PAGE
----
Interestingly, the GPU has quite high power consumption – 75W and the 28 nm manufacturing process is one of the main reasons. AMD Radeon R9 M375 also supports MPEG-4 AVC/H.264, VC-1, MPEG-2, Flash directly by the AMD GPU, Multi-View Codec (MVC), and MPEG-4 part 2 (DivX, xVid) HD. And, of course, the usual features like Enduro or also known as Dynamic Switchable Graphics for preserving energy and Eyefinity for supporting several external displays.
You can browse through our top GPUs ranking: http://laptopmedia.com/top-laptop-graphics-ranking/
Here you will find other useful information and every notebook with this GPU we’ve tested: http://laptopmedia.com/video-card/amd-radeon-r9-m375-2gb-ddr3/
Results are from the 3DMark: Fire Strike (Graphics) benchmark (higher the score, the better)
Results are from the Unigine Heaven 3.0 benchmark (higher the score, the better)
Results are from the Unigine Heaven 4.0 benchmark (higher the score, the better)
Results are from the Unigine Superposition benchmark (higher the score, the better)
In some cases, the CPU appears to be a bottleneck for a smooth gameplay. For example, GTA V runs pretty smoothly in 53 FPS with 768p resolution and settings turned down to minimum. But we experiences annoying stuttering, which was expected especially when the game popped out a dialog box warning us about the CPU not meeting the minimum requirements. So if it wasn’t for the CPU, the GPU was actually able to pull out pretty decent performance. Anyway, as you can see from the image below, games like Tomb Raider can run well even with slightly higher settings.
|Tomb Raider (768p, Low)||Tomb Raider (768p, Medium)||Tomb Raider (768p, Max)|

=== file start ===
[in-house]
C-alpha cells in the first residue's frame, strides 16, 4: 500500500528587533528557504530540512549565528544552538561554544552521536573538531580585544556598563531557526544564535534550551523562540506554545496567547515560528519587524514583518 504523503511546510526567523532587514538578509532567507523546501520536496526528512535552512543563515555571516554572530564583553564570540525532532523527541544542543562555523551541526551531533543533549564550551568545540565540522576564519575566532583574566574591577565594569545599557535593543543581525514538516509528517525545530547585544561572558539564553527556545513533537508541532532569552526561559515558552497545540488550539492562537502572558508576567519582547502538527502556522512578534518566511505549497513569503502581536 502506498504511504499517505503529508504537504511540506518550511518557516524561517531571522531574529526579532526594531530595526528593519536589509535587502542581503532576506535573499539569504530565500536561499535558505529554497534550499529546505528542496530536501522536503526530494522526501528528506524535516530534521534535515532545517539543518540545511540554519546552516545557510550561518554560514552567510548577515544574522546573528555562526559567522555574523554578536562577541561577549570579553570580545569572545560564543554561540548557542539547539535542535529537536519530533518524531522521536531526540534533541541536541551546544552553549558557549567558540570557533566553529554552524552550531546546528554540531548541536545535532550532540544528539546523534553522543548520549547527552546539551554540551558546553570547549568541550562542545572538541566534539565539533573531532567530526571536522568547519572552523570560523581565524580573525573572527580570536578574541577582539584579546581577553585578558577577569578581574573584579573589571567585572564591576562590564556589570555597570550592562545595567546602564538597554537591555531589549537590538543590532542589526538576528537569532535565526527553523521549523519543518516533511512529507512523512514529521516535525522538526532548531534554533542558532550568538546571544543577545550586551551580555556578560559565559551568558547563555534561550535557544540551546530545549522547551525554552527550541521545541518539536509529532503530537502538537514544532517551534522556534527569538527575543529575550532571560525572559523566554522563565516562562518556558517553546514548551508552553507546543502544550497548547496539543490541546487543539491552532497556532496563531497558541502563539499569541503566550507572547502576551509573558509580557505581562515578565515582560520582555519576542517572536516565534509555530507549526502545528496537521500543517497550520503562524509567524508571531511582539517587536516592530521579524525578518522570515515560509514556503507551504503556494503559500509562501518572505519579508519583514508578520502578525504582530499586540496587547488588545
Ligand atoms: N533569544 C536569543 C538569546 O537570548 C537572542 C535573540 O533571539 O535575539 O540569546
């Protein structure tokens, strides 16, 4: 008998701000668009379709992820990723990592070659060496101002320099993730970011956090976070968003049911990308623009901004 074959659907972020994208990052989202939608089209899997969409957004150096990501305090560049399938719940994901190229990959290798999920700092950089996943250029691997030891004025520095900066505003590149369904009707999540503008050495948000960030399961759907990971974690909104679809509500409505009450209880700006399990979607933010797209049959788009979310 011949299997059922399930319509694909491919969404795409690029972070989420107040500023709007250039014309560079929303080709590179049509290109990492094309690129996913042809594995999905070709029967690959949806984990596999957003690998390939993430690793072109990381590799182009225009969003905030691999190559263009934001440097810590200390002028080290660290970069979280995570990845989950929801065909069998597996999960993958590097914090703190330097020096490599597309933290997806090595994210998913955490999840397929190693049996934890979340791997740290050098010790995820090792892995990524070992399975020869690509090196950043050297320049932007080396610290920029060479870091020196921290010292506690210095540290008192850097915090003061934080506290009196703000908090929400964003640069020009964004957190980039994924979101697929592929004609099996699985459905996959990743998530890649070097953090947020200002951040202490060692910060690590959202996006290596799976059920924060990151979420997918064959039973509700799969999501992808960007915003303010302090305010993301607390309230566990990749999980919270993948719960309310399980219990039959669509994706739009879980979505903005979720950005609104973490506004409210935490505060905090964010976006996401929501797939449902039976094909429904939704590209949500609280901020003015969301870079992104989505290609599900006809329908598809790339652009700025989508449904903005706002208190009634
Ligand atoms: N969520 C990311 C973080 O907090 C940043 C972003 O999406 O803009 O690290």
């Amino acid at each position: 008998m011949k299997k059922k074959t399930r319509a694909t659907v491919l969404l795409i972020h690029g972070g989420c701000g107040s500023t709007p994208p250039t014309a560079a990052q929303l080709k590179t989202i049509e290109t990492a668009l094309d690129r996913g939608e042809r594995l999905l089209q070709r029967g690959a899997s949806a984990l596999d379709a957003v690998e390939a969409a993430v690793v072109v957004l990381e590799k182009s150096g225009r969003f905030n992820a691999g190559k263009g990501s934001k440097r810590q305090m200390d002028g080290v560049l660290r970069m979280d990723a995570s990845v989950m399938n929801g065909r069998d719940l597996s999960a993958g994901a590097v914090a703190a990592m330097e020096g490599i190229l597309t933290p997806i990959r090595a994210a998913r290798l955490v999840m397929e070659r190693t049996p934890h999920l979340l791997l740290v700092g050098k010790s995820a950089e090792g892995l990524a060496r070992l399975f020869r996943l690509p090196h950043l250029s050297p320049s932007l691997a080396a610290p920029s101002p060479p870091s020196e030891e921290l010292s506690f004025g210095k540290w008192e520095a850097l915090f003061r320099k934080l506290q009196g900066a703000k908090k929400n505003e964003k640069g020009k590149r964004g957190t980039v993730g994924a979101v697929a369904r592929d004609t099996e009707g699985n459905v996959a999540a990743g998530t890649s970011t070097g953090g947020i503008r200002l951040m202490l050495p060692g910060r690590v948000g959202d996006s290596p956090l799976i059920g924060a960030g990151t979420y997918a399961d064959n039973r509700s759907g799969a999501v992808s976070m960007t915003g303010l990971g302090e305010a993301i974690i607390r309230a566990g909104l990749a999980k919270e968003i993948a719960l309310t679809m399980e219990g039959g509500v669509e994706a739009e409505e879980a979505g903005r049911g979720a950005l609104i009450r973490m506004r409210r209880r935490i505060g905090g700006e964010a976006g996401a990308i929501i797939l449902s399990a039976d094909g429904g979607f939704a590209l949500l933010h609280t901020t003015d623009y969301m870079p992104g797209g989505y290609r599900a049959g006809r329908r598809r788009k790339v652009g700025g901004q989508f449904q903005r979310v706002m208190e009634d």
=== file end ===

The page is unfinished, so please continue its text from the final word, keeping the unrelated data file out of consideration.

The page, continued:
|62 fps||31 fps||17 fps|
Every notebook that we test goes through our temperature tests. It consists of 100% CPU and 100% GPU load and while this isn’t a good representation of a real-life situation, it’s a good way to assess the cooling capabilities of the notebook and the overall stability of the system.
We start off with 100% CPU load for at least an hour. Temperatures were low – around 55 °C and the CPU was ticking at 2.5 GHz, which is the maximum operating frequency for two active cores. You can see on the graph below – the red line represents the temperatures while the green one stands for CPU load.
Things took a drastic turn when we switched on the GPU torture test. Temperatures rose to 84 °C, the GPU ran smoothly throughout the whole test, but the CPU frequency went down – 2.1 GHz. However, this cannot be considered as major throttling because the base frequency is 2.2 GHz and the intensity and duration of the test are pretty hard on the system.
The temperatures on the surface were also low and without any doubt the user experience remains unaffected.
The Lenovo Z51-70 tries to balance between a daily driver and a multimedia device, but fails to deliver both in one hit. We are impressed by the build quality and sturdiness of the machine and the input devices are also considerably a big advantage of the device. Designers from Lenovo were also able to keep the weight and height low, which is rather impressive given the price point – 2.3 kg and 24.6 mm thick profile.
Spec-wise, the notebook doesn’t offer anything too special, but it turns out that the CPU stands as a bottleneck for the GPU in terms of gaming performance. We think that the if the GPU was paired with faster CPU, better gaming performance would be at hand but at the cost of worse battery performance. With this configuration, you will be able to enjoy web browsing and video playback for around 4 hours and more. Anyway, the GPU is perfectly fine for multimedia purposes and so are the JBL-branded stereo loudspeakers. The only thing missing here is better display. Even though this is a budget-friendly notebook, the TN panel delivers unsatisfying image quality – less than half of the sRGB color gamut is covered and the contrast ratio of 360:1 is lower than we are used to seeing even for TN displays. However, the screen uses PWM only below 60 cd/m2 screen brightness and anything under 80 cd/m2 is practically unusable. Even under 60 cd/m2 the screen flickering effect is greatly reduced due to the higher light frequency – 26 kHz.
You can find all the available configurations at Amazon.com.
- Sturdy construction
- Thin and light chassis
- Relatively powerful GPU
- Comfortable keyboard with LED backlight and touchpad
- Excellent cooling system
- Above average sound quality
- Full teardown of the notebook is required just to change the HDD or RAM
- The lid is a huge fingerpint magnet and the kyboard tray is quite flexible
- The CPU is a bottleneck in terms of gaming performance